1. I’ve read/heard that regular will clog the generator, but I have no experience myself (I have a couple Coleman kerosene lanterns…) with white gas / regular lanterns. I was wondering what it would take to convert such to alcohol – evidently the orifice would need to be about double the area for white gas. So it’s interesting that even 15% alcohol degrades performance that badly.

        1. Uh, no, E85 is 85% alcohol.

          Alcohol is a piss-poor fuel. Low energy density, positively sucks water out of the air and corrodes your whole fuel system. Not to mention, making alcohol out of corn is a waste of corn and a waste of oil.

          1. And, yes, corn is a lousy feedstock (save for bourbon…) and while the energy density is lower yet, methanol does burn the cleanest of the alcohols in my experience.

            1. D’oh! Yeah, that’s what I meant — making alcohol for fuel is a waste of corn and oil. Making alcohol for, err, other purposes is all right and proper. 😀

            2. If they simply must make fuel out of corn, they’d get better results pressing it to make corn oil as a substitute for diesel fuel. That actually works, and the leftover corn meal is still good for food.

          2. One problem with ethanol fueled vehicles is the engines are designed like gasoline engines. I get that for “flex” fuel but flex-fueled engines are notoriously inefficient except for the fuel they are optimized for. However, with a 19.5:1 compression ratio, supercharging, and low-pressure port fuel injection, an ethanol fueled engine is very efficient. It just can’t burn gasoline and our passenger car fuel distribution infrastructure is based on gasoline.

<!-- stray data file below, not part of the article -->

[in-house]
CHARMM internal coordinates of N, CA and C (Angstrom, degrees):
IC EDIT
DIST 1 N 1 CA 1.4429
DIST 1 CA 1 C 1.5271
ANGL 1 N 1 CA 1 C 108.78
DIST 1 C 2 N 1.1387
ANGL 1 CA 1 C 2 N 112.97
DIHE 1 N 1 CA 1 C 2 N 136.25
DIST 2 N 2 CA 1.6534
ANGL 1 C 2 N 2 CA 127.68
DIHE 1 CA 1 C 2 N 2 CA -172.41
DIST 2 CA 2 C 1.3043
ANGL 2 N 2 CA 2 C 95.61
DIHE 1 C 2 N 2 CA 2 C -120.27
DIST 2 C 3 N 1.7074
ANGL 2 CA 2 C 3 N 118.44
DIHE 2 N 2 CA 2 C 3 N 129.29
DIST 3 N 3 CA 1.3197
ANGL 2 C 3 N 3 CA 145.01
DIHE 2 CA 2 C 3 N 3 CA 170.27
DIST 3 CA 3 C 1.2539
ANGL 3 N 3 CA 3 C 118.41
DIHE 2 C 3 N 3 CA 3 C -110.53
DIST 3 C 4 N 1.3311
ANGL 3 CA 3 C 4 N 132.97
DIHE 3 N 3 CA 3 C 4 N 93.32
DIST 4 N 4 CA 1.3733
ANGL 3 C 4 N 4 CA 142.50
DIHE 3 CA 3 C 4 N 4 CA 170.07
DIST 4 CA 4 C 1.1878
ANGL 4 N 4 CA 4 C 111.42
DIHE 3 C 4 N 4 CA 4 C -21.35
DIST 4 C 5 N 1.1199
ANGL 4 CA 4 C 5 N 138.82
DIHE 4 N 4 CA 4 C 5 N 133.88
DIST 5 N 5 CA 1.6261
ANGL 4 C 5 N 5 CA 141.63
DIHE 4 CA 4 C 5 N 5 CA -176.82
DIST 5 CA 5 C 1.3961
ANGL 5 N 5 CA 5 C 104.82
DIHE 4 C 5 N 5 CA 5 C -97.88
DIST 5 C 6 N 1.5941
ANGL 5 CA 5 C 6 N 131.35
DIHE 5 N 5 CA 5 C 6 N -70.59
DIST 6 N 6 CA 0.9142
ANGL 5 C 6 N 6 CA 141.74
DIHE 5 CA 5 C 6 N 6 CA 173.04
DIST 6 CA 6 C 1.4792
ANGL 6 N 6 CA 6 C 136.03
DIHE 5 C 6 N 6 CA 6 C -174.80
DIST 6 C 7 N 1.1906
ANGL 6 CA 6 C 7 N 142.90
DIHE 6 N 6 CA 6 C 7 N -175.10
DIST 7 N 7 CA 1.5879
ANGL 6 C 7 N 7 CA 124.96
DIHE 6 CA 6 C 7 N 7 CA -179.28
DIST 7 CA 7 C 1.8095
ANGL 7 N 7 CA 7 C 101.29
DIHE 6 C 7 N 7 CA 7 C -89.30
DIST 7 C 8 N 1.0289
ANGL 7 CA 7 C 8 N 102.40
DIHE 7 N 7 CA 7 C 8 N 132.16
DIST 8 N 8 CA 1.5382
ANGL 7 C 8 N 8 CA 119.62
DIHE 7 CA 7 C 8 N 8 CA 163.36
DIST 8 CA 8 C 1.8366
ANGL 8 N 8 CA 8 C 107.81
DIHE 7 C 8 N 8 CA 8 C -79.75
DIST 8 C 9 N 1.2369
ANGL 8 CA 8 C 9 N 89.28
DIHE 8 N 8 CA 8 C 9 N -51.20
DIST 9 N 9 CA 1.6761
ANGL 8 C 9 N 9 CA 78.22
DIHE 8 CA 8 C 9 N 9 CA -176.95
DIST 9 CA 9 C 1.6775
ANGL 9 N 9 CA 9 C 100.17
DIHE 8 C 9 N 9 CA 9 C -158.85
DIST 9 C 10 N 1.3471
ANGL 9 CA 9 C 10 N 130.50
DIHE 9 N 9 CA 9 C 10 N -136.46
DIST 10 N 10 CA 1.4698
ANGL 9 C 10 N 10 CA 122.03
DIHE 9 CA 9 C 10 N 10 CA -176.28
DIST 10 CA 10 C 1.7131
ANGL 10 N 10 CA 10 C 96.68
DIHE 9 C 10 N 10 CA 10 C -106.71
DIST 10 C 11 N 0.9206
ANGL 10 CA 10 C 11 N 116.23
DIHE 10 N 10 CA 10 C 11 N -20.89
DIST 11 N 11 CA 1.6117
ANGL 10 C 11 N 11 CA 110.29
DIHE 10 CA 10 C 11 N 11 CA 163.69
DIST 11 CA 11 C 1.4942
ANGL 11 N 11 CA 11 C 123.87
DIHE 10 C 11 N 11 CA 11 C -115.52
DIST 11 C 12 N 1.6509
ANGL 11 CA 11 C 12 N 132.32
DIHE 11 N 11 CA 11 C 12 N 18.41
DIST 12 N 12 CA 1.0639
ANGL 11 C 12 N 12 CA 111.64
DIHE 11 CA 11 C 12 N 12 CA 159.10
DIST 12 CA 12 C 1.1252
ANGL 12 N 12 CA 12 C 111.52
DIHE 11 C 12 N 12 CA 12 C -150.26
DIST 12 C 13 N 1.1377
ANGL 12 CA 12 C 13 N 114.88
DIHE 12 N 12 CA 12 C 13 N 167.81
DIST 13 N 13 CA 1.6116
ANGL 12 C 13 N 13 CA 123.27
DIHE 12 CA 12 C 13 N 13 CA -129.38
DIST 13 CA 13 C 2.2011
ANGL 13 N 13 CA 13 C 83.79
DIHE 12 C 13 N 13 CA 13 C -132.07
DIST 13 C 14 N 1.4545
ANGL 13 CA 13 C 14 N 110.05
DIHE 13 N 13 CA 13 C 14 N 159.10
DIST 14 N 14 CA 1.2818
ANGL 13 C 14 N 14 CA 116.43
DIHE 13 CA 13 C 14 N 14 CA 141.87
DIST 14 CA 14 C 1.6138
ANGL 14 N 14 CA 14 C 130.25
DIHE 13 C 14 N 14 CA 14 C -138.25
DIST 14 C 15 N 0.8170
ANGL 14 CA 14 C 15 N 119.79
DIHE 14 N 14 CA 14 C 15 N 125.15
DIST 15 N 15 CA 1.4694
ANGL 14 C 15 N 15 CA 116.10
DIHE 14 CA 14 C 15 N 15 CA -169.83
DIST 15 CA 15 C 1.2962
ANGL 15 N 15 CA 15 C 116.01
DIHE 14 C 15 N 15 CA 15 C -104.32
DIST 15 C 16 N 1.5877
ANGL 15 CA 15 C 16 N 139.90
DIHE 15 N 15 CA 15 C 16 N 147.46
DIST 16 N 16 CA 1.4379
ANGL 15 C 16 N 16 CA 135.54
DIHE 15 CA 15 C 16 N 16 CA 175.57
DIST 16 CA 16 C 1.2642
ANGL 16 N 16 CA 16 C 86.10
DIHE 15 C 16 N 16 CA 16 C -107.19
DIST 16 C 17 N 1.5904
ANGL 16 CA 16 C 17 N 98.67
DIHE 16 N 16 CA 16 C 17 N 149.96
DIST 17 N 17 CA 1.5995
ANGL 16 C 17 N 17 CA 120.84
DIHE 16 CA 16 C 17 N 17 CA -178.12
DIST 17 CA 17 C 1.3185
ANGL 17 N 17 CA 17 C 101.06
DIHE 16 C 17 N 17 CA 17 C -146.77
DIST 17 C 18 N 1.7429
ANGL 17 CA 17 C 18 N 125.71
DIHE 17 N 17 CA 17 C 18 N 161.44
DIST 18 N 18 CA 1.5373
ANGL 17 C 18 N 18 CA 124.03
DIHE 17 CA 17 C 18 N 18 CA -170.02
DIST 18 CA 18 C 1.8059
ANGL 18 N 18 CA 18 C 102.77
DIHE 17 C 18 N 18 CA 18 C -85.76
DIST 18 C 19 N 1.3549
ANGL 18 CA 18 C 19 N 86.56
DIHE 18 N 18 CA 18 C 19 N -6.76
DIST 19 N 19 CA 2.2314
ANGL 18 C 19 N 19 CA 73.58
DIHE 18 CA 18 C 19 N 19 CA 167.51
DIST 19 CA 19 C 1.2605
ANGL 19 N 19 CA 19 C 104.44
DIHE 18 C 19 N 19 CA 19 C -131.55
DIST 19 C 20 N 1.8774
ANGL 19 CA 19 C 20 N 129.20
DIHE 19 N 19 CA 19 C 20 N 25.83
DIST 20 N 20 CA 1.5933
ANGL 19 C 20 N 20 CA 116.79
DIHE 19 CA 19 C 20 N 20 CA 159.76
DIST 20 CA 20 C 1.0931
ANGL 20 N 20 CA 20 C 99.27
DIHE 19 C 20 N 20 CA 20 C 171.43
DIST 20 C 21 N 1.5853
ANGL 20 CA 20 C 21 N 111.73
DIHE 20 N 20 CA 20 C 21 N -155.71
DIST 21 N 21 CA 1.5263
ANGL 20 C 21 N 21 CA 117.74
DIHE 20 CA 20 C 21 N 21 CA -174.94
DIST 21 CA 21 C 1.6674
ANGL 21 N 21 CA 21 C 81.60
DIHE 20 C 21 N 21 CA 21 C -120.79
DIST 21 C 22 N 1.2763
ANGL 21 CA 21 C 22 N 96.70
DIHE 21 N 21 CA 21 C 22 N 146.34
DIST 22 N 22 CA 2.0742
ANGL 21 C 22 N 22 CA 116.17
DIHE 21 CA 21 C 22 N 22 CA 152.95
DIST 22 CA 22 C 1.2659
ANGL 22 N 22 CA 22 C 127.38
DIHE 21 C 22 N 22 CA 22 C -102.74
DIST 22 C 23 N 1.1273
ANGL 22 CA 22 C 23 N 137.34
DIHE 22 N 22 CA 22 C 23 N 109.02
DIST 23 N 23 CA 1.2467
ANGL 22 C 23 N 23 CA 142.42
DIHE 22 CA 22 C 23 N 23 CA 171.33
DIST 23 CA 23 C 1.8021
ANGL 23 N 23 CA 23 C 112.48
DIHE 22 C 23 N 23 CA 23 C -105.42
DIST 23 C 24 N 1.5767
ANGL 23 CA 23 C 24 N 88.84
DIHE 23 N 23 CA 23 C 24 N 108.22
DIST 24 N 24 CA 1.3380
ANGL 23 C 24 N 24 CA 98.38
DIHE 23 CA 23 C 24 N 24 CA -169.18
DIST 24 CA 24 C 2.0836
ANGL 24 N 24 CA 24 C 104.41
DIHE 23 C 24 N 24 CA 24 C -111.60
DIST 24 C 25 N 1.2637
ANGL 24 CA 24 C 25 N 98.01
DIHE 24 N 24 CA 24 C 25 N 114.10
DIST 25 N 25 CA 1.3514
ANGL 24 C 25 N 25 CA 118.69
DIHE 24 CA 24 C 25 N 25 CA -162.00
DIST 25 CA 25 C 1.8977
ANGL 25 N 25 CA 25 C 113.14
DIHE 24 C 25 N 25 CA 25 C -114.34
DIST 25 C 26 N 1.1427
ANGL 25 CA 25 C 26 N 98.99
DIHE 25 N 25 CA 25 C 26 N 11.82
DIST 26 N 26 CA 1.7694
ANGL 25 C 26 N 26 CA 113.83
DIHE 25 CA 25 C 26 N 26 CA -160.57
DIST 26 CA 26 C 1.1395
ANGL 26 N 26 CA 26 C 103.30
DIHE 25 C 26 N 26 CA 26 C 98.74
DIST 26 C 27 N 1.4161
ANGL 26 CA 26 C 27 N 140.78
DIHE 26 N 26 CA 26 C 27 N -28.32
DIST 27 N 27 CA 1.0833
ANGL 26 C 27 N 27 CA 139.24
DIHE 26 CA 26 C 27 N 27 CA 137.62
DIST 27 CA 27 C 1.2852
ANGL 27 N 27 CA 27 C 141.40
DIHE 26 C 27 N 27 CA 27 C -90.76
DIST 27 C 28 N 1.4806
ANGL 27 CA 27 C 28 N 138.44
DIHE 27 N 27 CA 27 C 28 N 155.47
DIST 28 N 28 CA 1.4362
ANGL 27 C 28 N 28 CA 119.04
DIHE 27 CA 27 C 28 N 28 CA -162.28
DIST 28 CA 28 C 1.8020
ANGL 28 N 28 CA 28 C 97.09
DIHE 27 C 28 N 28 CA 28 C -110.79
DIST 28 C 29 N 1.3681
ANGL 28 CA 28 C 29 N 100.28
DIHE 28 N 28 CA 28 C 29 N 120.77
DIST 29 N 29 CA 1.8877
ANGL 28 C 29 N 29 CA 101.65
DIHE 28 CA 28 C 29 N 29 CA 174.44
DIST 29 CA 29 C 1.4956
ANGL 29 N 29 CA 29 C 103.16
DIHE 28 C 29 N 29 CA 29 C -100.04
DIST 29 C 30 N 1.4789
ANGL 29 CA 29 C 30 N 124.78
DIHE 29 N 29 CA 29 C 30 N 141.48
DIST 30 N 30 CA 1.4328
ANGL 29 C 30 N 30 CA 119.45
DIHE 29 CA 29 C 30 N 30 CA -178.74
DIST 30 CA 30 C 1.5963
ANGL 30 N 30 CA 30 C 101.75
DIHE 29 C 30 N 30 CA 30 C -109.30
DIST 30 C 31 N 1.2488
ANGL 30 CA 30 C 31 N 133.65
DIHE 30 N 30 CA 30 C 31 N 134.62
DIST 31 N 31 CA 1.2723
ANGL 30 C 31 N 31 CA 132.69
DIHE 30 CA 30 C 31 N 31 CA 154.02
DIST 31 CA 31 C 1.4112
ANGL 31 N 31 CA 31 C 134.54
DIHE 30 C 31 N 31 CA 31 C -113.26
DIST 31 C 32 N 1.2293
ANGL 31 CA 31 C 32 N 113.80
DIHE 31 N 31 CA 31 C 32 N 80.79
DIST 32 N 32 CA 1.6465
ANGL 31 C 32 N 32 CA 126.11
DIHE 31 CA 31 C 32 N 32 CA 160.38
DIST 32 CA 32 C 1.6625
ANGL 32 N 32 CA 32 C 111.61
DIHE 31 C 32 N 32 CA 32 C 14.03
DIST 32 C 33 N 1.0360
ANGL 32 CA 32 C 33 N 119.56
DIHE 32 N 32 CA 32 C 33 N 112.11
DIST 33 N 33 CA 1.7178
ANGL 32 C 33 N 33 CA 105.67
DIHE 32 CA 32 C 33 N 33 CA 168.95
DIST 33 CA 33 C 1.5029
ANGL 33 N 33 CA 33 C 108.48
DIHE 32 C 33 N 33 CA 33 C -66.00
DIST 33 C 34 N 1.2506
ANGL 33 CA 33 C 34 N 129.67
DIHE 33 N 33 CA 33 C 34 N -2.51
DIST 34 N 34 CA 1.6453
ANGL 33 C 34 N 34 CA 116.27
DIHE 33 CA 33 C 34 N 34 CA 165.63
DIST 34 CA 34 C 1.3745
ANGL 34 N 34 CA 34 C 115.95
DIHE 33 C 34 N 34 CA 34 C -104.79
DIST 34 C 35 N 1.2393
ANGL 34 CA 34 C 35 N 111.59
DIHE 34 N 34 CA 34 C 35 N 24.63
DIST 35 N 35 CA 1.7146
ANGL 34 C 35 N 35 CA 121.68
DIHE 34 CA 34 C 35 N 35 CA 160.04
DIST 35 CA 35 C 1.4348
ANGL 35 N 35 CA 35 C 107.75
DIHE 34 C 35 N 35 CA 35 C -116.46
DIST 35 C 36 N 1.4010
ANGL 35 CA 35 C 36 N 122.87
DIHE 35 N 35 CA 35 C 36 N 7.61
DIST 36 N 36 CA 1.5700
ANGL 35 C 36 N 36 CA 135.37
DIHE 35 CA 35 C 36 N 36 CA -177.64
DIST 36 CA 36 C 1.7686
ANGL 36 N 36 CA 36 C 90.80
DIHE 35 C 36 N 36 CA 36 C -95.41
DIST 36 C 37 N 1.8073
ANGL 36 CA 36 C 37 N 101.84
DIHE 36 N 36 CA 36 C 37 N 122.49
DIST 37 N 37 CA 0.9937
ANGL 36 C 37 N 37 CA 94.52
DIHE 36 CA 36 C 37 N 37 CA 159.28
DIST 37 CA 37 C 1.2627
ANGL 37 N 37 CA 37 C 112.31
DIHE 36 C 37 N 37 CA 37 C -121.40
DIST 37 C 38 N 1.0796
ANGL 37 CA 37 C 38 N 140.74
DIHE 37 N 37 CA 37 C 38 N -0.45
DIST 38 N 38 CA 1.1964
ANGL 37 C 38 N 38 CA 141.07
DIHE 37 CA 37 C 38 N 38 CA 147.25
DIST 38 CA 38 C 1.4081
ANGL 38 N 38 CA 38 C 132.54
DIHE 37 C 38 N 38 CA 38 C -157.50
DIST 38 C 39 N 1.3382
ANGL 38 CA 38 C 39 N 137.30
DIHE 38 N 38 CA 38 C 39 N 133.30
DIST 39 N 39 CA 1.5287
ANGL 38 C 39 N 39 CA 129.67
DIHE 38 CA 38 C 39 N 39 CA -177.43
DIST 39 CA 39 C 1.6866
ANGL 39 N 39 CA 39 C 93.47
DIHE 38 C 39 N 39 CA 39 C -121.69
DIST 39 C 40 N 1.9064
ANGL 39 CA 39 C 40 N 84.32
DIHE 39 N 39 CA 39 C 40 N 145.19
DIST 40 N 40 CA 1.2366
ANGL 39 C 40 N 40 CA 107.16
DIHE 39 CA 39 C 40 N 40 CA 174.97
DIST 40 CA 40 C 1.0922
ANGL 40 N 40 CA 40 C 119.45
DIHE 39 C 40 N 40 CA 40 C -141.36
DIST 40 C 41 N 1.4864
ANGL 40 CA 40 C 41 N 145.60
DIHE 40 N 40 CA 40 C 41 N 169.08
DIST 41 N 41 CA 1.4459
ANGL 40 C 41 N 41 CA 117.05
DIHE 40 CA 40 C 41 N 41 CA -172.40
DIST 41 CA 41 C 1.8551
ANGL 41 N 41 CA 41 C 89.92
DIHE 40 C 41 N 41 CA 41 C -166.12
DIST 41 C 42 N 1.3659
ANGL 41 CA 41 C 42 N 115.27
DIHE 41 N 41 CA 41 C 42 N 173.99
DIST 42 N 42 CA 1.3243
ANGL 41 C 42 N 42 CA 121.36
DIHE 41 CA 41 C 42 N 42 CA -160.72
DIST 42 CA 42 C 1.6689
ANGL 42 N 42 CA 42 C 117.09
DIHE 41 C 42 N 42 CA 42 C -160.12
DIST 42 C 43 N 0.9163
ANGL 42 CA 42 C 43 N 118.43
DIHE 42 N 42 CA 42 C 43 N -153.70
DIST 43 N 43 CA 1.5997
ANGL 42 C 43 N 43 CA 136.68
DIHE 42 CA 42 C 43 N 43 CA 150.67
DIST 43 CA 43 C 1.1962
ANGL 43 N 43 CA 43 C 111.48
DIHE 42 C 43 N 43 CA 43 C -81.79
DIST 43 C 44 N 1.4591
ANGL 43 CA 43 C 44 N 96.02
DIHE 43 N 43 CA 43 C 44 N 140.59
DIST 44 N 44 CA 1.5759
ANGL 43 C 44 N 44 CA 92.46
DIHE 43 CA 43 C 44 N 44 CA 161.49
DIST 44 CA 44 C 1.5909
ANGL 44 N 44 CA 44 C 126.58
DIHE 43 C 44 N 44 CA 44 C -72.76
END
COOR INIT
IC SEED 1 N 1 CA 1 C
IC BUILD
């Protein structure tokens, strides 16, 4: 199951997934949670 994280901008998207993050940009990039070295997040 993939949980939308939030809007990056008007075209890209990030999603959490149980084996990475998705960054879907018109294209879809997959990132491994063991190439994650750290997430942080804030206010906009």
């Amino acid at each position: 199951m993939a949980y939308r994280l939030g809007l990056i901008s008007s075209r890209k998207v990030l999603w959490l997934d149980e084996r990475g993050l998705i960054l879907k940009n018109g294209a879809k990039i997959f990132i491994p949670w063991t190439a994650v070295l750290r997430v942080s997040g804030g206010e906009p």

1. Is it more thermodynamically efficient than a gasoline engine, though? That is, better than 15%? I’d have to see some evidence before I’d believe that.

              The biggest problem we have is using piston engines that waste 85% (or more!) of the fuel’s chemical energy as low-grade heat. What could be more idiotic than designing a heat engine with an entire subsystem dedicated to removing heat from the engine and dissipating it into the environment without getting any work out of it?
              “Gentlemen! You can’t fight in here — this is the War Room!”

              1. One more try…

                The brake thermal efficiency of the engine mentioned above was 40% which is comparable to a modern diesel engine at full load. I’d post a link to the paper but I keep getting denied.

                “High Efficiency and Low Emissions from a Port-Injected Engine with Neat Alcohol Fuels 2002-01-2743”

                It a 20-year-old paper so might be dated.

  17. There is also the Adam&Eve “Fall”.

    I think that story goes to telling us we’ve been screw-ups from the beginning, but we’re still here.